Tuesday, April 9, 2013

White adoptive parents of transracial adoptees: Being non-racist does not mean being color-blind

White people must feel like they just can't do anything right these days.

And White adoptive parents, well, they must really feel like every effort they make is scrutinized and picked apart until every flaw and shortcoming is found.

And when it comes to issues of race, White people are really struggling to figure out what they're supposed to do these days. And even more so, White adoptive parents of transracial adoptees,* with culture camps and language classes, and trying to figure out how to cook the food of their adopted children's original country, or how to do their hair or where to live or shop, how to include the birth parents in their lives (if they in fact even do this), and the list goes on.

It's a lot to try to figure out.

Surprisingly, I'm not being sarcastic.

And although I feel for them at times, I'm not making excuses for White adoptive parents. And I certainly don't feel sorry for them or pity them. I actually believe it is their responsibility to do everything they can to help a transracial adoptee connect with and cultivate his or her origins inasmuch as the transracial adoptee desires to do so. And if a White adoptive parent is not open to actively (not just perfunctorily) doing so, then I believe they are failing their child.

One of the most damaging experiences for me personally as a transracial, intercountry adoptee was growing up completely isolated within a predominantly White community. All my parents' friends were White. All my White siblings' friends were White. The neighborhoods we lived in were White. The schools we attended were majority White (with a few token minorities here and there).

And the ironic thing is that my adoptive family lived in Asian countries for a good part of my childhood. So, it wasn't that I never saw other Asian people. It was that my parents never made an effort to make Asian people and culture a part of our family and lives.

Rather full assimilation within the Whiteness was what was thought to be best. In some ways, I grant them grace because that was back in the 70's. But today, White adoptive parents have no excuse. You don't even have to leave your house to educate yourself. Just get on the internet. There's a plethora of resources.

(Now I will say that I don't think it's actually possible for White parents of a transracial adoptee to ever be able to fully maintain the adoptee's ethnic heritage, no matter what they do, simply because, well, they're White. But that doesn't mean the parents shouldn't do everything they can to create an environment that is conducive to the adoptee being able to seek out and cultivate his or her origins.)

Even so, I know it must be confusing and overwhelming at times as White adoptive parents try to navigate what probably feels and looks like a field of racial landmines to them. (I mean, I'm still trying to work through racial identity issues.) But I still think they have no excuse for being ignorant about race and identity, especially as adoptive parents of transracial adoptees.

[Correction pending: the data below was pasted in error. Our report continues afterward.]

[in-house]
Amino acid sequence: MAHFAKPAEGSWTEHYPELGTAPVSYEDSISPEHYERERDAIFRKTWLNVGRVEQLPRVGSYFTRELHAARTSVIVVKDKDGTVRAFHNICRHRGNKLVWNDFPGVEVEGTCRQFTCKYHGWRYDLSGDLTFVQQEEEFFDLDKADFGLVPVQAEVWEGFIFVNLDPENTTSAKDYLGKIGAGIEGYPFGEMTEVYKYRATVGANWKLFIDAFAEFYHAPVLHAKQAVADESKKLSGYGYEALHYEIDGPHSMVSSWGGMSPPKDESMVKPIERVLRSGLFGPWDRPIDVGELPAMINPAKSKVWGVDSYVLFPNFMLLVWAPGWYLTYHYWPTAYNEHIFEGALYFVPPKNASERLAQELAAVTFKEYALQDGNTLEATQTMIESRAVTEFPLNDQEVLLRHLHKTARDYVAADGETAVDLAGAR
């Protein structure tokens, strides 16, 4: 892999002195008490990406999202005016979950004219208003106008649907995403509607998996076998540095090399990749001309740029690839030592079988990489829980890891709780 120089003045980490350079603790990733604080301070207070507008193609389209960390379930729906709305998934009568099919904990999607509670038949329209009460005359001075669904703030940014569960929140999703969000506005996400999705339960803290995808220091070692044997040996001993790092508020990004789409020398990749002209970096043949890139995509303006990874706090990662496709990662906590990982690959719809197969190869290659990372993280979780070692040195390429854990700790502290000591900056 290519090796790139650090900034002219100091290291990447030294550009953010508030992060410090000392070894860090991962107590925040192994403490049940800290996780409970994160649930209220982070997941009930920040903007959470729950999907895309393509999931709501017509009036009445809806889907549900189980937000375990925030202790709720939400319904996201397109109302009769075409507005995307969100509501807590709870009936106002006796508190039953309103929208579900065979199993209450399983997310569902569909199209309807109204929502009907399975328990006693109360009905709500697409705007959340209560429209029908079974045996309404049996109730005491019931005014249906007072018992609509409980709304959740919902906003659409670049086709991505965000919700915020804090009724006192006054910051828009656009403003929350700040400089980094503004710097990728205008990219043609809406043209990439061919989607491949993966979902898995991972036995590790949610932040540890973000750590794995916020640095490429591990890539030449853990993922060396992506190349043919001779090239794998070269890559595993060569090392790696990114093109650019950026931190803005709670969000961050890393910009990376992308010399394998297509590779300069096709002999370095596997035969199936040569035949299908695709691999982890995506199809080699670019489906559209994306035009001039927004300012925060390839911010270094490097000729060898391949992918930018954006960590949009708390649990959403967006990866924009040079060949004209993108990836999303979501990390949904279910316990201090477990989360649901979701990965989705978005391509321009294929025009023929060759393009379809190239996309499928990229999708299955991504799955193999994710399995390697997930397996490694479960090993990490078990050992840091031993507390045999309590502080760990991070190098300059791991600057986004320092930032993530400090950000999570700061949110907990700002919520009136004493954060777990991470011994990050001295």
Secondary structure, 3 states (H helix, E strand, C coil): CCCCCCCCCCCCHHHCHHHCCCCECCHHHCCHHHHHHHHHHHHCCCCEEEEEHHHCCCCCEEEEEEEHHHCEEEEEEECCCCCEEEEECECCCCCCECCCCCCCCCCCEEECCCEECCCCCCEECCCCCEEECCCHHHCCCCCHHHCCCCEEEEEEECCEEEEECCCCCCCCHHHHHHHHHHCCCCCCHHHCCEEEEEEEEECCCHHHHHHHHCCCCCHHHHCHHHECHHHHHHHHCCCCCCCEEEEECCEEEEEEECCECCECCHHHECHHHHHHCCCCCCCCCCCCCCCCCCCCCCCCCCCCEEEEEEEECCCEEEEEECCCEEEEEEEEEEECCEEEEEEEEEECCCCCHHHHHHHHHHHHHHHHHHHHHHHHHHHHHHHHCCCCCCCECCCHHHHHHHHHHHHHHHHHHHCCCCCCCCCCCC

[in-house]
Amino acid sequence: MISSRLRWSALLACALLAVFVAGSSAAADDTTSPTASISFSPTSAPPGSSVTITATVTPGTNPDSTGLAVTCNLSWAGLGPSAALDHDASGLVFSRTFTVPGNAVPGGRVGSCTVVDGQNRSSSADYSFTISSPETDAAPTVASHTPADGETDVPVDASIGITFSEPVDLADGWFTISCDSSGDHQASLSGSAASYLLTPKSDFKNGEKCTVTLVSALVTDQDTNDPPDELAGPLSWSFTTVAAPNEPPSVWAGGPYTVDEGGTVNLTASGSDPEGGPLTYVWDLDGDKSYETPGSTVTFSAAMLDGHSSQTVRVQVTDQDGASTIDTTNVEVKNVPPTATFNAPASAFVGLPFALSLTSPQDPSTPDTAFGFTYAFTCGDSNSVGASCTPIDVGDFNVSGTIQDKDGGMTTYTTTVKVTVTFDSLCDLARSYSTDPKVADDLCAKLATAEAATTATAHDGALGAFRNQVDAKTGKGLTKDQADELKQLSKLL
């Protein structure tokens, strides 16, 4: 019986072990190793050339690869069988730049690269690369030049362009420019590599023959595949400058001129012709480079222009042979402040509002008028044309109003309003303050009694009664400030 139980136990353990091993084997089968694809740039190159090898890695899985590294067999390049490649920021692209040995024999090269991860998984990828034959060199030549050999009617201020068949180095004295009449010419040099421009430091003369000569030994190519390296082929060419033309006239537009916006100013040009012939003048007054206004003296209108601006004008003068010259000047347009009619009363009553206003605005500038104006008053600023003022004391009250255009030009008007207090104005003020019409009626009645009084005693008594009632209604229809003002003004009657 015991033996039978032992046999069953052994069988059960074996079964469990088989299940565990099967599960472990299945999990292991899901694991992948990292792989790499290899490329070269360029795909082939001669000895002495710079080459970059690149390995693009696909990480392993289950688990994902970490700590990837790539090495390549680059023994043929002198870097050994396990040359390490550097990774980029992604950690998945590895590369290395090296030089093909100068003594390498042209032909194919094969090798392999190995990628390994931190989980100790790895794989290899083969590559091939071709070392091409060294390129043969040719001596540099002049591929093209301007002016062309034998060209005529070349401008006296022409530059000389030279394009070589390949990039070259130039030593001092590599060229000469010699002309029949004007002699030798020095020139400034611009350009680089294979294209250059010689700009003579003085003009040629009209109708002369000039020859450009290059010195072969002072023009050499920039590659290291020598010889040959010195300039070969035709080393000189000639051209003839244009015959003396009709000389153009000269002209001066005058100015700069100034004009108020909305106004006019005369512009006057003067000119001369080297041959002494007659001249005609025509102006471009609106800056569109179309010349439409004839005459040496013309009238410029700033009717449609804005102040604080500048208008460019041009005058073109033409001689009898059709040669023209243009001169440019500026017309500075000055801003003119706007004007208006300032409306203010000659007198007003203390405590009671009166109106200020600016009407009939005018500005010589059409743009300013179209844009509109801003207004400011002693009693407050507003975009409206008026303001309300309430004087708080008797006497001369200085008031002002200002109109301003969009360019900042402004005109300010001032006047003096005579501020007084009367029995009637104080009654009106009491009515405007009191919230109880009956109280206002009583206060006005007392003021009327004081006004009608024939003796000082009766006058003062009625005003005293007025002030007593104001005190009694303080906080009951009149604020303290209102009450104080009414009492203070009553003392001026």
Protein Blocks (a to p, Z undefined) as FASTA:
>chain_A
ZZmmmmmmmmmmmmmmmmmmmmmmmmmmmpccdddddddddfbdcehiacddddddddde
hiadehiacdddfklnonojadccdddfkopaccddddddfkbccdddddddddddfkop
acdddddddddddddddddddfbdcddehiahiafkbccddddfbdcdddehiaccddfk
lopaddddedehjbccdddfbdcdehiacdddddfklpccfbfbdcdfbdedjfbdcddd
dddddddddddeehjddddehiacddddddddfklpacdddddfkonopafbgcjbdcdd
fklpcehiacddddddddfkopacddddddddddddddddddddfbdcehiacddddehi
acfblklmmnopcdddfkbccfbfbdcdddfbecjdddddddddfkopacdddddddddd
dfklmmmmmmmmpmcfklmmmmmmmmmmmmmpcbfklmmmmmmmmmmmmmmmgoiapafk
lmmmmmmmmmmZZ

Seriously, there are so many resources available to you to be able to educate yourselves about the way "non-White" people experience race and identity, including the words I am sharing with you.

Here's what I've noticed over the years:  A lot of White people, and hence some White adoptive parents think they're supposed to be "color-blind." And they think that being "enlightened" means that they view every racial minority as "just like them"--what that practically translates to and means is "just like White people."

This thinking is embraced by some White adoptive parents, because that is what is taught in White culture as the socially and politically correct way to deal with race. And if a White person doesn't have any non-White friends (I mean real friends, not just acquaintances and co-workers) or never tries to educate him- or herself outside of their White culture (and yes, White people, you have a culture), then they never learn how to undo this type of thinking.

Okay, White people, here's a helpful insight--"non-White" people, we don't want you to be color-blind, i.e., we don't want you to view us as "just like White people," because, well, we ain't just like White people. And it's actually pretty ignorant to think that the standard for "normal" is White people. (Of course, I can't speak for every living non-White person, but I can speak for some.)

I know you mean well when you say to me, "I don't see you as Asian. I just see you as you." I know, my White friend, that you thought this was an enlightened statement, and you're perplexed as to why this bothers me.

But, let's be real, of course, you see that I'm Asian. It's the first thing you notice, whether you're aware of it or not (read Malcolm Gladwell's book, "Blink"). I mean, look at my hair and eyes and skin--of course, you and every other White person see that I'm Asian. Other Asian people see that I'm Asian.